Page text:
Wearing jeans and a T-shirt, Allen Cowgill pedaled his bike to church for Sunday morning worship.
When Cowgill’s pastor, the Rev. Brad Laurvick, saw him riding to church on his bike, Laurvick created “Bike-to-Church Sunday” at Highlands United Methodist Church in Denver. Church members were encouraged to get their bikes out of garages or storage areas and put them to good use. Laurvick said that 60 to 70 percent of the members live one to one and one-half miles from the church.
In July 2014, more than 24 men, women and children – ages 2 to 70 – rode their bikes for a community bike ride after worship. The children rode to a nearby school and played in the park with their parents while other adults rode five miles to a lake. After the rides, they all gathered for lemonade and Popsicles in the church.
In addition to the bike rides, Laurvick, Cowgill and church members are proud that Highlands is certified as a green church. As they celebrated a Season of the Creation liturgical program last autumn, they were inspired to form a green team to help the congregation become more aware of preserving God’s world.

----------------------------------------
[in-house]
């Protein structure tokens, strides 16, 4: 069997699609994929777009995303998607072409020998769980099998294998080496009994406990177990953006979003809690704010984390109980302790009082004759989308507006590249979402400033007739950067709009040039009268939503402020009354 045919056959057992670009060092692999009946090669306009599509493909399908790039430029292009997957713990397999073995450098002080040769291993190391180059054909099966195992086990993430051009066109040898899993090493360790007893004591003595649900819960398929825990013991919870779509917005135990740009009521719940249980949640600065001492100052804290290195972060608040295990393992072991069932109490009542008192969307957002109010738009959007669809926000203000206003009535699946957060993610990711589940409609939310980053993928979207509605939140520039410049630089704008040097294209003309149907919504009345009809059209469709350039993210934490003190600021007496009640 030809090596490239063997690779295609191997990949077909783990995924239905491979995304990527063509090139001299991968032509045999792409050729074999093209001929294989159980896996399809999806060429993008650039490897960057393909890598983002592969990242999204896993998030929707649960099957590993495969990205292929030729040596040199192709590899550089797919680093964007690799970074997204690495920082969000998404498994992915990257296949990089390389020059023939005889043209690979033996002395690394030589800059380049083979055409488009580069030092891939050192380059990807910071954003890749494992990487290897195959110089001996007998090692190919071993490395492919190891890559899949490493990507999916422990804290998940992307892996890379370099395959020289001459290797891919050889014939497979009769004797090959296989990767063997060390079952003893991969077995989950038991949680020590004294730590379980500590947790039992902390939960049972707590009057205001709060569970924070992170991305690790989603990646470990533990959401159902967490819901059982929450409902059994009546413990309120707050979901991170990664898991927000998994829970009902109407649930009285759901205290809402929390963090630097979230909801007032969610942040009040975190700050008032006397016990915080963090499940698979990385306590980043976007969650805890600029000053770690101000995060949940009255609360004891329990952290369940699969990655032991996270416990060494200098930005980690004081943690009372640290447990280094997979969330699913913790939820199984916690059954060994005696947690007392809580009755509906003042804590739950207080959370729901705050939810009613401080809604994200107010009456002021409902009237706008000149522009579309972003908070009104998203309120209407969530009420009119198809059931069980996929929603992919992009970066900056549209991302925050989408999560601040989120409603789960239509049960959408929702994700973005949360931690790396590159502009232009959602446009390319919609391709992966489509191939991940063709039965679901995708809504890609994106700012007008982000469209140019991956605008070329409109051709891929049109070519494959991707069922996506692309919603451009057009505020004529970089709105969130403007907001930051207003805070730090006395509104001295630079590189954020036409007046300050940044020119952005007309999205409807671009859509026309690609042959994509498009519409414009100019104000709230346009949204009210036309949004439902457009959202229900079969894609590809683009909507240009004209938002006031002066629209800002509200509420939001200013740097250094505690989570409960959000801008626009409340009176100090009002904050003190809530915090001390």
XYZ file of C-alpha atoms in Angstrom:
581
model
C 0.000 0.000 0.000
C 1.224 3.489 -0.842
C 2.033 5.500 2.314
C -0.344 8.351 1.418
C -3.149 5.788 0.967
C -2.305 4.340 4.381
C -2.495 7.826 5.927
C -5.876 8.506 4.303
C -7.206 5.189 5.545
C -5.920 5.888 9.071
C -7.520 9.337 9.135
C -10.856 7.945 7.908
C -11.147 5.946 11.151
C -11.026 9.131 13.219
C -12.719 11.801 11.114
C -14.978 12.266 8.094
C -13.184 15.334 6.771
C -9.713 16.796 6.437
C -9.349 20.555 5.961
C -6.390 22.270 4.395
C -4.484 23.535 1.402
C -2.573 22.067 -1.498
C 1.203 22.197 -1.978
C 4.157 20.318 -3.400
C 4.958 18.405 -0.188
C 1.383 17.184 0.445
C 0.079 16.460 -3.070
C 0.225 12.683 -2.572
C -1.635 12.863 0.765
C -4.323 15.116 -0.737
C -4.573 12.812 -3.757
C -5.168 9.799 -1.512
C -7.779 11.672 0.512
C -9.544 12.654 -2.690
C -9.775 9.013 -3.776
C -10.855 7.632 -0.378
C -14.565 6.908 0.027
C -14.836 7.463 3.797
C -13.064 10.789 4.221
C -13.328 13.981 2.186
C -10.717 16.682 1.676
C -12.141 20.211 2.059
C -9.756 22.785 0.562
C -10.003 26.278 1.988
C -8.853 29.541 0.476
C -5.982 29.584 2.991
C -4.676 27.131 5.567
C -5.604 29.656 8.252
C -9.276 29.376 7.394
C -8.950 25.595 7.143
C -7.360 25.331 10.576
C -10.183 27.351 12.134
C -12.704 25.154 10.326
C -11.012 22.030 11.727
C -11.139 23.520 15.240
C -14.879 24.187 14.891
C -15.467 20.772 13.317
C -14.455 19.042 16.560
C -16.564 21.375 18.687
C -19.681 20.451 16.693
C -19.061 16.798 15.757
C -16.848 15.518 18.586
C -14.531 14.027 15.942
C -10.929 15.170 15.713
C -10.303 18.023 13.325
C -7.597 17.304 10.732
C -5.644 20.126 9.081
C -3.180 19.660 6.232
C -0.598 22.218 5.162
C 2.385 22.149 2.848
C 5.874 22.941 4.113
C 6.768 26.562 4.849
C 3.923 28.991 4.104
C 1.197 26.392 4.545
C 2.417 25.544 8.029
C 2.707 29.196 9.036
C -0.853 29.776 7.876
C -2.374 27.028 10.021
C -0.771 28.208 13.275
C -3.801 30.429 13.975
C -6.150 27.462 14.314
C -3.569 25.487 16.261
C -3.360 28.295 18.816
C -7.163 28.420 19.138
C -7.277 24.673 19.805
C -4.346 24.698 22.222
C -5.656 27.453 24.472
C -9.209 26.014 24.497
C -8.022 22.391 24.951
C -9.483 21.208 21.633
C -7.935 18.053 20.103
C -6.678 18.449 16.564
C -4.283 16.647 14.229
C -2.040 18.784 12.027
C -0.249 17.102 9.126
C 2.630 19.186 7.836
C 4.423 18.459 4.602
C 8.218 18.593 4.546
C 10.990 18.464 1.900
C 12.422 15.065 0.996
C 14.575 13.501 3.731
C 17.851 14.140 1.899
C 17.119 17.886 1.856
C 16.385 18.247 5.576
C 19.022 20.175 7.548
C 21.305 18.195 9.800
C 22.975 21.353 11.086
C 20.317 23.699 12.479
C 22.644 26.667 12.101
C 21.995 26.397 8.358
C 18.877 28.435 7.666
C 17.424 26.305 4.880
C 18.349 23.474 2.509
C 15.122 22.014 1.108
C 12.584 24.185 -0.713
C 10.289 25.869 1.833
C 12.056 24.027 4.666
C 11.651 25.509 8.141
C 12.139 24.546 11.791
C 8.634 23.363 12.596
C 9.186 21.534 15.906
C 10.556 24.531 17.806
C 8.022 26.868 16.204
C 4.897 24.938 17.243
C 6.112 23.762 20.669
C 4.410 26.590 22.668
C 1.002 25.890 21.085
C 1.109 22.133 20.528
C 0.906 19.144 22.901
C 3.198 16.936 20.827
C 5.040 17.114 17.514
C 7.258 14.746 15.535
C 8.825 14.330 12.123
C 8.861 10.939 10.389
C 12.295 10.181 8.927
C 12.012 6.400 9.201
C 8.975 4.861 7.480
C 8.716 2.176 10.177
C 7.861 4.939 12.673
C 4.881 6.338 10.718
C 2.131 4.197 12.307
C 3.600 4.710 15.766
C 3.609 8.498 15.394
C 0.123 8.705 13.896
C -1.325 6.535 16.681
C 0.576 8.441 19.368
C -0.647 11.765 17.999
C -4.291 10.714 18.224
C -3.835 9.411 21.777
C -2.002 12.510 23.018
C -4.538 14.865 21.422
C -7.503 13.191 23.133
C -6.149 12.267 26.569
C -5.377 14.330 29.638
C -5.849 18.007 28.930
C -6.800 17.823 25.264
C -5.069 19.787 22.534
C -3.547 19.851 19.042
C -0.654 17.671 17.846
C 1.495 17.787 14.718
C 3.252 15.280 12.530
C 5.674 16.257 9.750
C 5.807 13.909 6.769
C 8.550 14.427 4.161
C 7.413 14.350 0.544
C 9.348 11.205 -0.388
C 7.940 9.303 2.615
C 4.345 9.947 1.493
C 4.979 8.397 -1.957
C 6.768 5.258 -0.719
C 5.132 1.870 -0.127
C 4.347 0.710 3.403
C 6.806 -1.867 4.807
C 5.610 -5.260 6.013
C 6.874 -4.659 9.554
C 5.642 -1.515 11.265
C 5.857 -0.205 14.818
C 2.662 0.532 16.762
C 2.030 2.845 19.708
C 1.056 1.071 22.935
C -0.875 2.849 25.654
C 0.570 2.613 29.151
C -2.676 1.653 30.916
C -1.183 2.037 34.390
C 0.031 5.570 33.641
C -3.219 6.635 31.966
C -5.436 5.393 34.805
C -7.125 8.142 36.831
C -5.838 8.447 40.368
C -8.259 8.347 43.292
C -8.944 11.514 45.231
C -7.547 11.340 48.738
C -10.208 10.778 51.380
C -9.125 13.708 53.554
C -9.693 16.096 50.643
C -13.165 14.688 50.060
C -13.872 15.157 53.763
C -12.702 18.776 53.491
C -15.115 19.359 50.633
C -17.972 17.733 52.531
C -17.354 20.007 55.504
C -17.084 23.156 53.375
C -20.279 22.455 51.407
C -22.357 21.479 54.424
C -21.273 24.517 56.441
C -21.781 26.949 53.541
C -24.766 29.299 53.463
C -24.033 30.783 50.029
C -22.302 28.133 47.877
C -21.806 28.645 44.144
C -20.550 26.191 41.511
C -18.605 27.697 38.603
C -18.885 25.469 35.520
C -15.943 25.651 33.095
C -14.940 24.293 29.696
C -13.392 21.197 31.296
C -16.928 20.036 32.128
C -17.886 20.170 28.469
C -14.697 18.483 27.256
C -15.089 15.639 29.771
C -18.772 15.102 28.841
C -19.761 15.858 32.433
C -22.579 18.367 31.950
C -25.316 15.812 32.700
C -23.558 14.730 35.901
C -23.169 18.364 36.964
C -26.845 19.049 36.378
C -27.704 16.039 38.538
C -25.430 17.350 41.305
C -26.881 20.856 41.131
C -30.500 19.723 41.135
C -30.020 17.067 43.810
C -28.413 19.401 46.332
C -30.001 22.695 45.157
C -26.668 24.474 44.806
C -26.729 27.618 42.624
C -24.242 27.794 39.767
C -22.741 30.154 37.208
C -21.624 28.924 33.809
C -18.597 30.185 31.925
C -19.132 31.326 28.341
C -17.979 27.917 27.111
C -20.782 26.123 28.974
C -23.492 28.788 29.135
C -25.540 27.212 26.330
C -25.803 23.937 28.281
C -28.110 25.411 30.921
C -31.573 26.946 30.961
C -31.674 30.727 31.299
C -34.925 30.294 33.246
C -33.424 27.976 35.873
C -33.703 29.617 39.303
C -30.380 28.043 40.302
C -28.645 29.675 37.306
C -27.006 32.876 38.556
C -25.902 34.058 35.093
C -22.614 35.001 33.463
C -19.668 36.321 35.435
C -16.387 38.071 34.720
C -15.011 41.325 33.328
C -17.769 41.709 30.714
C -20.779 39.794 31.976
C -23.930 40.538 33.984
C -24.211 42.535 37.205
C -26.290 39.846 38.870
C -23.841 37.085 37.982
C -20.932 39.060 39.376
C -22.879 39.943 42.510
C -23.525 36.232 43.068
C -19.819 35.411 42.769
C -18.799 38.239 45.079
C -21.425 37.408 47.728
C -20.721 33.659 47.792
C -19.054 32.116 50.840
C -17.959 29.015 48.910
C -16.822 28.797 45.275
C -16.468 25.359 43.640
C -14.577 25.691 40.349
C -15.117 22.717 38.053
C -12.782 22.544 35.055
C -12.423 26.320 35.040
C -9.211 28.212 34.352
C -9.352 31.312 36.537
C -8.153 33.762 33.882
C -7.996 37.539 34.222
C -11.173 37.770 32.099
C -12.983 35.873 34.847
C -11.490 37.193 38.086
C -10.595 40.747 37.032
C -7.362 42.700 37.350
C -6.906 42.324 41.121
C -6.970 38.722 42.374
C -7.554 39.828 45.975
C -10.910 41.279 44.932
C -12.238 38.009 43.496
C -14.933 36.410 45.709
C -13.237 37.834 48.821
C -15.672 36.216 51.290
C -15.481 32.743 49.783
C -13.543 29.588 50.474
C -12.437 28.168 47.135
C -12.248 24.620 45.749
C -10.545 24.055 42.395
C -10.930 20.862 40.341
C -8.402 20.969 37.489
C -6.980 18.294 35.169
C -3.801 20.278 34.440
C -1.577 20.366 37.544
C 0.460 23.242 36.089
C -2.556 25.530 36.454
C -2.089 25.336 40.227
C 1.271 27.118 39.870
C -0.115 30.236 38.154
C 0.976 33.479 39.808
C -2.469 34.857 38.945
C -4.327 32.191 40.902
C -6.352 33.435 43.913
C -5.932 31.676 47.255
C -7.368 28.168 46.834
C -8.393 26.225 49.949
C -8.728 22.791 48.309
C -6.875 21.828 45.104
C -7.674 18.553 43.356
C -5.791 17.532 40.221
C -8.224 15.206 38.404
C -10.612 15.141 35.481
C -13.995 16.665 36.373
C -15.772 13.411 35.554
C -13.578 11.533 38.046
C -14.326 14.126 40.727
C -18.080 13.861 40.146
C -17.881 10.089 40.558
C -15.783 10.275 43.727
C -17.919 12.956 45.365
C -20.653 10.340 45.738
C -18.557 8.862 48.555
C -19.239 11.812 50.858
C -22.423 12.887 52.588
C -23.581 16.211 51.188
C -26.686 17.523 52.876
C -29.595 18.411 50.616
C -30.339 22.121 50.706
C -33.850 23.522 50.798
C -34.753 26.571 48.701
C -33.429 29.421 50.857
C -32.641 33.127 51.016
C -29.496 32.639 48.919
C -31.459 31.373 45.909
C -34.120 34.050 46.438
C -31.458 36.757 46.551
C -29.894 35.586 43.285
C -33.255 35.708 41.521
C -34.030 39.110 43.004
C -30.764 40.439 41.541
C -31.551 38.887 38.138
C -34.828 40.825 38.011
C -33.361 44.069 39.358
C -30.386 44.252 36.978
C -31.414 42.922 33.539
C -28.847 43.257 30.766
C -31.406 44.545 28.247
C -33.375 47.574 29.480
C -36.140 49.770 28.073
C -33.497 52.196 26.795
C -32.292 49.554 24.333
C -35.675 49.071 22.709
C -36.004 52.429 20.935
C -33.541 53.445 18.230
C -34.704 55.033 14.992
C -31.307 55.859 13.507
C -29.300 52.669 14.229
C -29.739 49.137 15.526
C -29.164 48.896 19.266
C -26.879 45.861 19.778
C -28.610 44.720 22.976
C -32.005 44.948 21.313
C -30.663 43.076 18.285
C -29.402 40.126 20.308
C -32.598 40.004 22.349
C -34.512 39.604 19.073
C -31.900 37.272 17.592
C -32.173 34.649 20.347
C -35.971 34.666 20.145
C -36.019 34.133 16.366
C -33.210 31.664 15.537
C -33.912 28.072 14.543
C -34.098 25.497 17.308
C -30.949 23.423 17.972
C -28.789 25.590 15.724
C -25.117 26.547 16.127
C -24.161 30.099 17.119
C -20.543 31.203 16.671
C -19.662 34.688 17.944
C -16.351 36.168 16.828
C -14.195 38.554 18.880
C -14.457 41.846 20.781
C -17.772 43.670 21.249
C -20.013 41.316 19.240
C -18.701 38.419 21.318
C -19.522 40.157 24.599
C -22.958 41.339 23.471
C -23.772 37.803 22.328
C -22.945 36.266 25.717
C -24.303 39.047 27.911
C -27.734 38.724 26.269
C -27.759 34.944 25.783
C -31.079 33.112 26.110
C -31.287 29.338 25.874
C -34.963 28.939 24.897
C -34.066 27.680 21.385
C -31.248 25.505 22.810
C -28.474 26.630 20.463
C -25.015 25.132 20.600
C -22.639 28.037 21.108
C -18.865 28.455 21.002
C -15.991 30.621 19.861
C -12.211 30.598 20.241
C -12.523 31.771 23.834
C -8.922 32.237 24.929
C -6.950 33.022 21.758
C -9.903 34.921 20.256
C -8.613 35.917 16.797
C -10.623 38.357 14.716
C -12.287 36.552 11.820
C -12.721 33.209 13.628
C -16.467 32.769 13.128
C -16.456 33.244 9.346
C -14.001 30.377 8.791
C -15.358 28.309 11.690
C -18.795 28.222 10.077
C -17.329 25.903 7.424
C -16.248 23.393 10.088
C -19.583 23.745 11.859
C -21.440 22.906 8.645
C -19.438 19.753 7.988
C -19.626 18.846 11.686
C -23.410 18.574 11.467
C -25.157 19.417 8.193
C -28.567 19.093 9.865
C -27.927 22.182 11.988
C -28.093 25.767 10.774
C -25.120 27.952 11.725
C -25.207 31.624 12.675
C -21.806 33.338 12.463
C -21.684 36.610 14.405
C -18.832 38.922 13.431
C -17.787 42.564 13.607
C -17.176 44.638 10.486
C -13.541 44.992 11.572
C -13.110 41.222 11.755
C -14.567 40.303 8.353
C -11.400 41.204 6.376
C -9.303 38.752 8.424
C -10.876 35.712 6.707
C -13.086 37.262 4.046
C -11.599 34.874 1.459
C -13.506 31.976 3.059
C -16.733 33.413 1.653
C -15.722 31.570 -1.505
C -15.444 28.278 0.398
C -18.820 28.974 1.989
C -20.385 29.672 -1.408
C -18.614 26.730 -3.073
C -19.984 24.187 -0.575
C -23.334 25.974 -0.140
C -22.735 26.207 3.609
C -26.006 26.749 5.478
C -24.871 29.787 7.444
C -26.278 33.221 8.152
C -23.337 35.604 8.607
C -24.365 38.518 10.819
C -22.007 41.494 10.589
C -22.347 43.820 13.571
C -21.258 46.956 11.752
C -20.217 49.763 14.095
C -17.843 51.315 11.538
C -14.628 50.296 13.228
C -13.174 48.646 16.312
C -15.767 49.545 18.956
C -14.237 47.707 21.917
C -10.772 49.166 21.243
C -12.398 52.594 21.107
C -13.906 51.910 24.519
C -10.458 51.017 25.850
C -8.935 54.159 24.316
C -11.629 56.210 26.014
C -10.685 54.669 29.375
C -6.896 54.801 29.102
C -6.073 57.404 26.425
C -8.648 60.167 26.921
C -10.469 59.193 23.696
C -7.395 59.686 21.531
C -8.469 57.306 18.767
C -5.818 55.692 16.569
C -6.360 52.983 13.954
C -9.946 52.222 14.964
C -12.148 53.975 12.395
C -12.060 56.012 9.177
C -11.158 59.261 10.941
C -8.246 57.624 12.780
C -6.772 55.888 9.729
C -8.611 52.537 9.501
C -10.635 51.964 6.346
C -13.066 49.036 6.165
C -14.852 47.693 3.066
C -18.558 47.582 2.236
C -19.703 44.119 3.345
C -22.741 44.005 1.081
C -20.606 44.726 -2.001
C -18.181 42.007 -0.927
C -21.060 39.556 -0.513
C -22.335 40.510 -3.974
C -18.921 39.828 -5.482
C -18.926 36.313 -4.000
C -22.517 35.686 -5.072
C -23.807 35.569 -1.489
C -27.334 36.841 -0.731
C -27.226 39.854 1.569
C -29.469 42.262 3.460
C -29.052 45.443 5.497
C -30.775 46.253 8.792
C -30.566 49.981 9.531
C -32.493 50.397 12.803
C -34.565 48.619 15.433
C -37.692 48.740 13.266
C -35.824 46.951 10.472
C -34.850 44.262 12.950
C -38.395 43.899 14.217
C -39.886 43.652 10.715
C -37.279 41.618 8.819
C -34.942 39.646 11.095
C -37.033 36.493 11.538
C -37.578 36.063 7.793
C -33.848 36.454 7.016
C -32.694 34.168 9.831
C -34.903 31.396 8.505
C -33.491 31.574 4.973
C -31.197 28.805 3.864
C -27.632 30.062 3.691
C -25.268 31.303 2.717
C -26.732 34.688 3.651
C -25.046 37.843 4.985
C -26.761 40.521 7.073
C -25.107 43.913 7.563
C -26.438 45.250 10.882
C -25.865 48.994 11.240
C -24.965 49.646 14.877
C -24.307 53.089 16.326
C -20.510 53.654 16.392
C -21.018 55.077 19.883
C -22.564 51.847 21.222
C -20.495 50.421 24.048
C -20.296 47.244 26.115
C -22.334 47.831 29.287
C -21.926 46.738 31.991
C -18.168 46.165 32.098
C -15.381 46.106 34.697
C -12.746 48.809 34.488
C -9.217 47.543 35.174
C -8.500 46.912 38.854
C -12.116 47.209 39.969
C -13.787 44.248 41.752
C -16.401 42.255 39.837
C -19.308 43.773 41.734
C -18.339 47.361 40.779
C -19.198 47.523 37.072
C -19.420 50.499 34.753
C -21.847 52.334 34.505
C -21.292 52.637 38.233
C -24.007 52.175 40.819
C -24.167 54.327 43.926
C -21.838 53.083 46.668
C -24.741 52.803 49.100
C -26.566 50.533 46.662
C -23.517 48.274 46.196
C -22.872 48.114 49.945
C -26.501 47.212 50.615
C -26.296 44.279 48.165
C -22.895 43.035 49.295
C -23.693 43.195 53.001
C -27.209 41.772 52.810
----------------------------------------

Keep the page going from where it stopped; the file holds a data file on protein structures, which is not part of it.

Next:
“We started composting, did green Bible study which was centered about caring for the environment, switched to natural cleaners and other things,” Laurvick said. He added that biking is environmentally friendly. “It doesn’t cost anything, and it’s also forming good habits,” he said.
“We started composting, did green Bible study which was centered about caring for the environment, switched to natural cleaners and other things,”
Laurvick and Cowgill plan to lead the efforts in inviting Highlands members and others for bike rides in June, July, August and September this year. “It’s a great way to do things together as a community and get know each other,” said Laurvick.